Professor Aziza Ahmed - Northeastern University School of Law

Photo credit: Northeastern University

Aziza Ahmed, Associate Professor of Law at Northeastern University, IGLP Network member and research grant recipient, is happy to announce this special event, hosted by Northeastern University and co-sponsored by the IGLP:

Movements for Sexual and Reproductive Health and Rights: Critical Reflections

Sept. 12-13, 2013

SRHR Meeting Agenda

Hosted by: Northeastern University School of Law

Co-sponsors: Ford Foundation, Northeastern University School of Law, the Harvard Law School Institute for Global Law and Policy, the Harvard Law School Program on Law and Social Thought, Northeastern Forum on Feminist Thought, Northeastern Program on Human Rights and the Global Economy, and Northeastern Program on Health Law and Policy.

Background & Questions Driving Our Discussion

The 40th Anniversary of Roe v. Wade and the 32nd year of the HIV epidemic provided an opportunity to reflect on and strategize about activist engagement over the last four decades.

This gathering of experts provided an opportunity for those of us working on and writing in the areas of sexual and reproductive health and HIV (defined broadly) to reflect, share, dialogue, and strategize.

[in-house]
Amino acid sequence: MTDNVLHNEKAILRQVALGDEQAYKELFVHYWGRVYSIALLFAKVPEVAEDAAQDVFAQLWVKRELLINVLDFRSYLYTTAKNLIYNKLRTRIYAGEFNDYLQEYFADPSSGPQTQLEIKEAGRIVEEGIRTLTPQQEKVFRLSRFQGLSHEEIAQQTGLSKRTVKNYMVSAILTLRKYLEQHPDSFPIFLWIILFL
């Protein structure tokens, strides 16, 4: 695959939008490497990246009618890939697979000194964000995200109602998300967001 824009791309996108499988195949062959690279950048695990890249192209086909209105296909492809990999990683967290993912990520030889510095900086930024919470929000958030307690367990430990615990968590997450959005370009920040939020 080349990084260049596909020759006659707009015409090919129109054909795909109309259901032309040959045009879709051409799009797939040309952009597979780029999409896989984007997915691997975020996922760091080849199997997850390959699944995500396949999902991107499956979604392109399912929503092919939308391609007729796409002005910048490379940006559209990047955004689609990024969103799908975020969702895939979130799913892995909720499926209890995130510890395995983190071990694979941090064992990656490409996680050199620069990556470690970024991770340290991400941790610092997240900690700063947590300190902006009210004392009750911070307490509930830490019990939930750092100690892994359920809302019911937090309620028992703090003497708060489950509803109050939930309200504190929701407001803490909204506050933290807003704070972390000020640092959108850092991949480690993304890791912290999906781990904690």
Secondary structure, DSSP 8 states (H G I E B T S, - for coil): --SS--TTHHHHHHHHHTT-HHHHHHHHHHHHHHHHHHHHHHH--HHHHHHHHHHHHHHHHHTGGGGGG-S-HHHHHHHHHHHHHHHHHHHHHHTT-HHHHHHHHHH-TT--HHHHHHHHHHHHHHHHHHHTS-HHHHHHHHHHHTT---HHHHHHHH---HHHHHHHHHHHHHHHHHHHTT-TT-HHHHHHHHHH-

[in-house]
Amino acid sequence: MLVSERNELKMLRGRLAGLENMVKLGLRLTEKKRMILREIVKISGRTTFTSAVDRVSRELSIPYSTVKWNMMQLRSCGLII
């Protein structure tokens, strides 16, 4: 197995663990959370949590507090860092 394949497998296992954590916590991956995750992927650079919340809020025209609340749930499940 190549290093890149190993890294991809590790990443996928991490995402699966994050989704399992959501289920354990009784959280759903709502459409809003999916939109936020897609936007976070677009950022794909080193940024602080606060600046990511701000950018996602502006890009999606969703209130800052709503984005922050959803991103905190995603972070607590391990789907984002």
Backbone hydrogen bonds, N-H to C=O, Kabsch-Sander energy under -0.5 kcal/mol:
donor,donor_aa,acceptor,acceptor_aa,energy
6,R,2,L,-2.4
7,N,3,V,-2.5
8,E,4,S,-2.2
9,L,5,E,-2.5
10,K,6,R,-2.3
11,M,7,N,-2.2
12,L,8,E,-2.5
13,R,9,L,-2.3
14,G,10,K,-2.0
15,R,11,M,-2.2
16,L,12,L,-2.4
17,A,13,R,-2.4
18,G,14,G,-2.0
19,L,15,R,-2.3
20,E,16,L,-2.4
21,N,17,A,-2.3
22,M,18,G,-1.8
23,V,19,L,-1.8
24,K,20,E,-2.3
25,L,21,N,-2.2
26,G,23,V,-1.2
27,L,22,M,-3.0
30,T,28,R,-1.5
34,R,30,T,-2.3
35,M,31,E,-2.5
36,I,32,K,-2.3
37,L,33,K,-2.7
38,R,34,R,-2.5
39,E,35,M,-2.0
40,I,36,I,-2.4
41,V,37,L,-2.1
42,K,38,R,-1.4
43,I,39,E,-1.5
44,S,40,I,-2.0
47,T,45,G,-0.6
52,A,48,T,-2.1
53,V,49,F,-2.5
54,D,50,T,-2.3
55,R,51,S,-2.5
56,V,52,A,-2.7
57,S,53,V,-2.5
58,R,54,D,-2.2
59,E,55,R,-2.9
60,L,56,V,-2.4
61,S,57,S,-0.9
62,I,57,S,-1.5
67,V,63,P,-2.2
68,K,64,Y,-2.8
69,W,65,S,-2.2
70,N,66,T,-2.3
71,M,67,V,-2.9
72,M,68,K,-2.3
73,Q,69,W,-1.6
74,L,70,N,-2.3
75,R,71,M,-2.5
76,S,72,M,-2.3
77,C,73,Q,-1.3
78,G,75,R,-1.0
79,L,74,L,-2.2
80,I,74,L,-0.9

Several questions structured our conversation over the course of the roundtable:

• How have legal advocacy, litigation, and activism forwarded the broader goals of the sexual and reproductive health and HIV movements globally and domestically?

• What has been the relationship between legal advocacy, litigation, and activism on sexual and reproductive health and HIV since HIV was first discovered and named?

• What are the limitations of legal strategies on HIV and sexual and reproductive health? Have there been unintended consequences?

Panelists provided short comments reflecting on their area of work to spark discussion.

Panelists spoke to the following:

• What could we have done better? Which legal strategies worked and which did not? Why?

• Who has been excluded from our movements? Who has been included? What drove the inclusion and exclusion from our movements? Who sets agendas? How might we critically reflect on these strategies?

• How have movements in the United States interacted with, shaped, and impacted movements around the world? What does this mean for U.S. activists, lawyers, and

advocates? What does this mean for setting agendas? What does this broadly indicate about cross-boarder coalitions and activism between the Global North and Global South?

• How have ideas on feminism, gender, and sexuality travelled? How have these ideas flowered in context? Has this been productive? Complicated? Why? How?

• What is the historic trajectory of the advocacy movement? How does this shape what we do today?

• What are the limitations of the legal and policy advocacy in bringing about the desired outcome?